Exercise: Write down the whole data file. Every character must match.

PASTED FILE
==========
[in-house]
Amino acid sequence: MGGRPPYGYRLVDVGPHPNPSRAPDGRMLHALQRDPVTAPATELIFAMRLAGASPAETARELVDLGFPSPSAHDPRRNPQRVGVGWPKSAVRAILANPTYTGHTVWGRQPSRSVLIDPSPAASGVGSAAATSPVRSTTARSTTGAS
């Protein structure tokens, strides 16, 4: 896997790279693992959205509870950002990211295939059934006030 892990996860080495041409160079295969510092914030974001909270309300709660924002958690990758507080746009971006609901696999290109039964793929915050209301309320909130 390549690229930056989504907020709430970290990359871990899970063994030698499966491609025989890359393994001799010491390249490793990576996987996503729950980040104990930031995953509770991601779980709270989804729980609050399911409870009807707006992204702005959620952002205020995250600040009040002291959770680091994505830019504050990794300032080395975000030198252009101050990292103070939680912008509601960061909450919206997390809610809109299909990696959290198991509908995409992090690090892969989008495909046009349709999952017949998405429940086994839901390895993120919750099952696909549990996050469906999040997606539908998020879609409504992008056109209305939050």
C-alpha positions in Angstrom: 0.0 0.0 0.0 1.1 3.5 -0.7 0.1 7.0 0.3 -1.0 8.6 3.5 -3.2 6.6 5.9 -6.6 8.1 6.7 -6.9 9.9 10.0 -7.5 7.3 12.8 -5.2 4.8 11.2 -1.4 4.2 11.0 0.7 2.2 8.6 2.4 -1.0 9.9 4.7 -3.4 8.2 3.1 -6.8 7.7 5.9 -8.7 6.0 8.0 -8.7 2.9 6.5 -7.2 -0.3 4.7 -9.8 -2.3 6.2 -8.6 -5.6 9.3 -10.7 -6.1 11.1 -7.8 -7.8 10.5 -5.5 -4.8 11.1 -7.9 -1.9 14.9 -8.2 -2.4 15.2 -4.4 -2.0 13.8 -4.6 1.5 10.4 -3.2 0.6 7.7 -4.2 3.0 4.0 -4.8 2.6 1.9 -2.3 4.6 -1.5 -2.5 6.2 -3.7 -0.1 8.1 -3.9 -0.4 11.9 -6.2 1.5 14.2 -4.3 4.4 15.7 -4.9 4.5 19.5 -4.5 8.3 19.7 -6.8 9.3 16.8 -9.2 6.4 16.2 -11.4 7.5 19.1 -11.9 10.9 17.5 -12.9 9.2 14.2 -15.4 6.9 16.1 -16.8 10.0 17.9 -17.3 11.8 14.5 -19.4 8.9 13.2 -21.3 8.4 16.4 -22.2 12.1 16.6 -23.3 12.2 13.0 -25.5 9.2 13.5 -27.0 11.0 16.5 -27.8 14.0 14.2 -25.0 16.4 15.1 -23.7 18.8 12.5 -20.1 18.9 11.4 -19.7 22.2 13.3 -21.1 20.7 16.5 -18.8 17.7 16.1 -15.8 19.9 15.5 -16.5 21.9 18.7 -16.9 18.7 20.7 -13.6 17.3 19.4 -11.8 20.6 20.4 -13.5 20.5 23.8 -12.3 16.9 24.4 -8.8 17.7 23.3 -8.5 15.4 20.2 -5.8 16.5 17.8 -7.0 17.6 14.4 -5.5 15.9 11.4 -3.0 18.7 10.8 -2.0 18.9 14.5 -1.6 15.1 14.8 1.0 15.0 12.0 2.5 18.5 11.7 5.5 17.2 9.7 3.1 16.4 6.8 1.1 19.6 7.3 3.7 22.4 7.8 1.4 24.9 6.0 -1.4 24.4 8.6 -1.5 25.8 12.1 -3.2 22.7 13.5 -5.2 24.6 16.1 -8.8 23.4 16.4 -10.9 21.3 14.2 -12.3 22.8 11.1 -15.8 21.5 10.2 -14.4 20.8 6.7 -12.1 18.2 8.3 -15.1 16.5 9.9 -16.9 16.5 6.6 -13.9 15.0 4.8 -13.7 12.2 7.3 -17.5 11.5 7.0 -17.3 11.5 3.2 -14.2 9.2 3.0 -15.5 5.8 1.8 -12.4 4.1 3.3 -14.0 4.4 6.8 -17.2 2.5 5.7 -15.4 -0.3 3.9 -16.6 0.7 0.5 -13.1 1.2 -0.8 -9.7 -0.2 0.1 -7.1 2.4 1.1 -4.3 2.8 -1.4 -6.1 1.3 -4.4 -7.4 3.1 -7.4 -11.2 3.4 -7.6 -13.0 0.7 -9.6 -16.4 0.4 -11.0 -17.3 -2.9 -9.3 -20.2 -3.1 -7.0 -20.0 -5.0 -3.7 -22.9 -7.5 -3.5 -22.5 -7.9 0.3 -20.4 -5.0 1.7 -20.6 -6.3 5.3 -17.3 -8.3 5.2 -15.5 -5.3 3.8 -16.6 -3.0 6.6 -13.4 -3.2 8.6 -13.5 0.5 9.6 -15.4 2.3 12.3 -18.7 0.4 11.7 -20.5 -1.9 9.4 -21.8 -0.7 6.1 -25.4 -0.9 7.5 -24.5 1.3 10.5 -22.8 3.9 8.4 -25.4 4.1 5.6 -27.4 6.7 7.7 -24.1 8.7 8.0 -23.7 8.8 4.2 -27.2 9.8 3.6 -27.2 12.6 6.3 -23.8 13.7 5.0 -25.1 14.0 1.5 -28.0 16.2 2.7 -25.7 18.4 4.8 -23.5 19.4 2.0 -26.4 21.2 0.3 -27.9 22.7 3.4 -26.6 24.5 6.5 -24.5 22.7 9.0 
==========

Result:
[in-house]
Amino acid sequence: MGGRPPYGYRLVDVGPHPNPSRAPDGRMLHALQRDPVTAPATELIFAMRLAGASPAETARELVDLGFPSPSAHDPRRNPQRVGVGWPKSAVRAILANPTYTGHTVWGRQPSRSVLIDPSPAASGVGSAAATSPVRSTTARSTTGAS
């Protein structure tokens, strides 16, 4: 896997790279693992959205509870950002990211295939059934006030 892990996860080495041409160079295969510092914030974001909270309300709660924002958690990758507080746009971006609901696999290109039964793929915050209301309320909130 390549690229930056989504907020709430970290990359871990899970063994030698499966491609025989890359393994001799010491390249490793990576996987996503729950980040104990930031995953509770991601779980709270989804729980609050399911409870009807707006992204702005959620952002205020995250600040009040002291959770680091994505830019504050990794300032080395975000030198252009101050990292103070939680912008509601960061909450919206997390809610809109299909990696959290198991509908995409992090690090892969989008495909046009349709999952017949998405429940086994839901390895993120919750099952696909549990996050469906999040997606539908998020879609409504992008056109209305939050």
C-alpha positions in Angstrom: 0.0 0.0 0.0 1.1 3.5 -0.7 0.1 7.0 0.3 -1.0 8.6 3.5 -3.2 6.6 5.9 -6.6 8.1 6.7 -6.9 9.9 10.0 -7.5 7.3 12.8 -5.2 4.8 11.2 -1.4 4.2 11.0 0.7 2.2 8.6 2.4 -1.0 9.9 4.7 -3.4 8.2 3.1 -6.8 7.7 5.9 -8.7 6.0 8.0 -8.7 2.9 6.5 -7.2 -0.3 4.7 -9.8 -2.3 6.2 -8.6 -5.6 9.3 -10.7 -6.1 11.1 -7.8 -7.8 10.5 -5.5 -4.8 11.1 -7.9 -1.9 14.9 -8.2 -2.4 15.2 -4.4 -2.0 13.8 -4.6 1.5 10.4 -3.2 0.6 7.7 -4.2 3.0 4.0 -4.8 2.6 1.9 -2.3 4.6 -1.5 -2.5 6.2 -3.7 -0.1 8.1 -3.9 -0.4 11.9 -6.2 1.5 14.2 -4.3 4.4 15.7 -4.9 4.5 19.5 -4.5 8.3 19.7 -6.8 9.3 16.8 -9.2 6.4 16.2 -11.4 7.5 19.1 -11.9 10.9 17.5 -12.9 9.2 14.2 -15.4 6.9 16.1 -16.8 10.0 17.9 -17.3 11.8 14.5 -19.4 8.9 13.2 -21.3 8.4 16.4 -22.2 12.1 16.6 -23.3 12.2 13.0 -25.5 9.2 13.5 -27.0 11.0 16.5 -27.8 14.0 14.2 -25.0 16.4 15.1 -23.7 18.8 12.5 -20.1 18.9 11.4 -19.7 22.2 13.3 -21.1 20.7 16.5 -18.8 17.7 16.1 -15.8 19.9 15.5 -16.5 21.9 18.7 -16.9 18.7 20.7 -13.6 17.3 19.4 -11.8 20.6 20.4 -13.5 20.5 23.8 -12.3 16.9 24.4 -8.8 17.7 23.3 -8.5 15.4 20.2 -5.8 16.5 17.8 -7.0 17.6 14.4 -5.5 15.9 11.4 -3.0 18.7 10.8 -2.0 18.9 14.5 -1.6 15.1 14.8 1.0 15.0 12.0 2.5 18.5 11.7 5.5 17.2 9.7 3.1 16.4 6.8 1.1 19.6 7.3 3.7 22.4 7.8 1.4 24.9 6.0 -1.4 24.4 8.6 -1.5 25.8 12.1 -3.2 22.7 13.5 -5.2 24.6 16.1 -8.8 23.4 16.4 -10.9 21.3 14.2 -12.3 22.8 11.1 -15.8 21.5 10.2 -14.4 20.8 6.7 -12.1 18.2 8.3 -15.1 16.5 9.9 -16.9 16.5 6.6 -13.9 15.0 4.8 -13.7 12.2 7.3 -17.5 11.5 7.0 -17.3 11.5 3.2 -14.2 9.2 3.0 -15.5 5.8 1.8 -12.4 4.1 3.3 -14.0 4.4 6.8 -17.2 2.5 5.7 -15.4 -0.3 3.9 -16.6 0.7 0.5 -13.1 1.2 -0.8 -9.7 -0.2 0.1 -7.1 2.4 1.1 -4.3 2.8 -1.4 -6.1 1.3 -4.4 -7.4 3.1 -7.4 -11.2 3.4 -7.6 -13.0 0.7 -9.6 -16.4 0.4 -11.0 -17.3 -2.9 -9.3 -20.2 -3.1 -7.0 -20.0 -5.0 -3.7 -22.9 -7.5 -3.5 -22.5 -7.9 0.3 -20.4 -5.0 1.7 -20.6 -6.3 5.3 -17.3 -8.3 5.2 -15.5 -5.3 3.8 -16.6 -3.0 6.6 -13.4 -3.2 8.6 -13.5 0.5 9.6 -15.4 2.3 12.3 -18.7 0.4 11.7 -20.5 -1.9 9.4 -21.8 -0.7 6.1 -25.4 -0.9 7.5 -24.5 1.3 10.5 -22.8 3.9 8.4 -25.4 4.1 5.6 -27.4 6.7 7.7 -24.1 8.7 8.0 -23.7 8.8 4.2 -27.2 9.8 3.6 -27.2 12.6 6.3 -23.8 13.7 5.0 -25.1 14.0 1.5 -28.0 16.2 2.7 -25.7 18.4 4.8 -23.5 19.4 2.0 -26.4 21.2 0.3 -27.9 22.7 3.4 -26.6 24.5 6.5 -24.5 22.7 9.0 